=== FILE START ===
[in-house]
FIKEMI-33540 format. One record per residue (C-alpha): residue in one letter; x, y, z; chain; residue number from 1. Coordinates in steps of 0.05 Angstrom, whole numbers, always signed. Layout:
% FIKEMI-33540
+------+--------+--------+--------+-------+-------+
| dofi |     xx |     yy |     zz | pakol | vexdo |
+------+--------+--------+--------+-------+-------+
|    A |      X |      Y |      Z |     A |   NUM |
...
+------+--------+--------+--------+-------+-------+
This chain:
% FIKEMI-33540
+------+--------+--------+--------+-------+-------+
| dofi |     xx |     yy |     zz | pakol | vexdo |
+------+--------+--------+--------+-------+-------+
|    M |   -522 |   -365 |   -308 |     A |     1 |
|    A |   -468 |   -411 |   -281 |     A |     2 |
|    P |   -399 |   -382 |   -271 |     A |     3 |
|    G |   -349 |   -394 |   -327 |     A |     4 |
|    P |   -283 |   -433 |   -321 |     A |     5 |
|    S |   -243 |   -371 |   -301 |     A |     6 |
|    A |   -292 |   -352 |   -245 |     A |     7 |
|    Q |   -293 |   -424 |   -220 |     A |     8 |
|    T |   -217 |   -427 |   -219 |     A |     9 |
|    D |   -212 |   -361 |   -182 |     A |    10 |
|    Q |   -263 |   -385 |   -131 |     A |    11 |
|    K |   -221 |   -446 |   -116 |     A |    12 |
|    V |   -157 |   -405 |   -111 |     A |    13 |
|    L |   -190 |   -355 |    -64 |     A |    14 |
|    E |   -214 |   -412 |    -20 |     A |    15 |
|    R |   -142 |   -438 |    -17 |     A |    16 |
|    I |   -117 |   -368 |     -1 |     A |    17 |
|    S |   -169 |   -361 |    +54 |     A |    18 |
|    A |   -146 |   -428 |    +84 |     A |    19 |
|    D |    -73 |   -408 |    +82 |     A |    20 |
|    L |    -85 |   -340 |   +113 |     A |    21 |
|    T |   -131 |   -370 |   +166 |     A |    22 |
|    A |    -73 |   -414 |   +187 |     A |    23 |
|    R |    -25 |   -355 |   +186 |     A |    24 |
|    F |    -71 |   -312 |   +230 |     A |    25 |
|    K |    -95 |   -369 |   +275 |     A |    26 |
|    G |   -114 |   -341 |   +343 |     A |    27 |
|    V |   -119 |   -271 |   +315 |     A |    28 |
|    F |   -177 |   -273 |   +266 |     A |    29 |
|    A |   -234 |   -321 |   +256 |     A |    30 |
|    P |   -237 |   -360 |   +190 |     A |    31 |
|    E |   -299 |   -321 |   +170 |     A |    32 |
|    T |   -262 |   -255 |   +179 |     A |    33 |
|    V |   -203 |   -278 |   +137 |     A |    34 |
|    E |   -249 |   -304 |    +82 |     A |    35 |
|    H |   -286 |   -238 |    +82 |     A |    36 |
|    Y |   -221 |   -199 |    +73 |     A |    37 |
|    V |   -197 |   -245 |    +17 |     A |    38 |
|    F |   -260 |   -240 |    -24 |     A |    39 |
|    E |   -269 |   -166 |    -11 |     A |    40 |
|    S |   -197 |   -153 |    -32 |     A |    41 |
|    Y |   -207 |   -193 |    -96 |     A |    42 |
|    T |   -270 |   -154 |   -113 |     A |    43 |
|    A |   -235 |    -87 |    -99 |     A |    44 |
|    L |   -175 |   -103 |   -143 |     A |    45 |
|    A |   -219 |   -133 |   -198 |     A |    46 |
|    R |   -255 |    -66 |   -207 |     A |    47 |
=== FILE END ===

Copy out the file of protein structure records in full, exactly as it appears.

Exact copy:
[in-house]
FIKEMI-33540 format. One record per residue (C-alpha): residue in one letter; x, y, z; chain; residue number from 1. Coordinates in steps of 0.05 Angstrom, whole numbers, always signed. Layout:
% FIKEMI-33540
+------+--------+--------+--------+-------+-------+
| dofi |     xx |     yy |     zz | pakol | vexdo |
+------+--------+--------+--------+-------+-------+
|    A |      X |      Y |      Z |     A |   NUM |
...
+------+--------+--------+--------+-------+-------+
This chain:
% FIKEMI-33540
+------+--------+--------+--------+-------+-------+
| dofi |     xx |     yy |     zz | pakol | vexdo |
+------+--------+--------+--------+-------+-------+
|    M |   -522 |   -365 |   -308 |     A |     1 |
|    A |   -468 |   -411 |   -281 |     A |     2 |
|    P |   -399 |   -382 |   -271 |     A |     3 |
|    G |   -349 |   -394 |   -327 |     A |     4 |
|    P |   -283 |   -433 |   -321 |     A |     5 |
|    S |   -243 |   -371 |   -301 |     A |     6 |
|    A |   -292 |   -352 |   -245 |     A |     7 |
|    Q |   -293 |   -424 |   -220 |     A |     8 |
|    T |   -217 |   -427 |   -219 |     A |     9 |
|    D |   -212 |   -361 |   -182 |     A |    10 |
|    Q |   -263 |   -385 |   -131 |     A |    11 |
|    K |   -221 |   -446 |   -116 |     A |    12 |
|    V |   -157 |   -405 |   -111 |     A |    13 |
|    L |   -190 |   -355 |    -64 |     A |    14 |
|    E |   -214 |   -412 |    -20 |     A |    15 |
|    R |   -142 |   -438 |    -17 |     A |    16 |
|    I |   -117 |   -368 |     -1 |     A |    17 |
|    S |   -169 |   -361 |    +54 |     A |    18 |
|    A |   -146 |   -428 |    +84 |     A |    19 |
|    D |    -73 |   -408 |    +82 |     A |    20 |
|    L |    -85 |   -340 |   +113 |     A |    21 |
|    T |   -131 |   -370 |   +166 |     A |    22 |
|    A |    -73 |   -414 |   +187 |     A |    23 |
|    R |    -25 |   -355 |   +186 |     A |    24 |
|    F |    -71 |   -312 |   +230 |     A |    25 |
|    K |    -95 |   -369 |   +275 |     A |    26 |
|    G |   -114 |   -341 |   +343 |     A |    27 |
|    V |   -119 |   -271 |   +315 |     A |    28 |
|    F |   -177 |   -273 |   +266 |     A |    29 |
|    A |   -234 |   -321 |   +256 |     A |    30 |
|    P |   -237 |   -360 |   +190 |     A |    31 |
|    E |   -299 |   -321 |   +170 |     A |    32 |
|    T |   -262 |   -255 |   +179 |     A |    33 |
|    V |   -203 |   -278 |   +137 |     A |    34 |
|    E |   -249 |   -304 |    +82 |     A |    35 |
|    H |   -286 |   -238 |    +82 |     A |    36 |
|    Y |   -221 |   -199 |    +73 |     A |    37 |
|    V |   -197 |   -245 |    +17 |     A |    38 |
|    F |   -260 |   -240 |    -24 |     A |    39 |
|    E |   -269 |   -166 |    -11 |     A |    40 |
|    S |   -197 |   -153 |    -32 |     A |    41 |
|    Y |   -207 |   -193 |    -96 |     A |    42 |
|    T |   -270 |   -154 |   -113 |     A |    43 |
|    A |   -235 |    -87 |    -99 |     A |    44 |
|    L |   -175 |   -103 |   -143 |     A |    45 |
|    A |   -219 |   -133 |   -198 |     A |    46 |
|    R |   -255 |    -66 |   -207 |     A |    47 |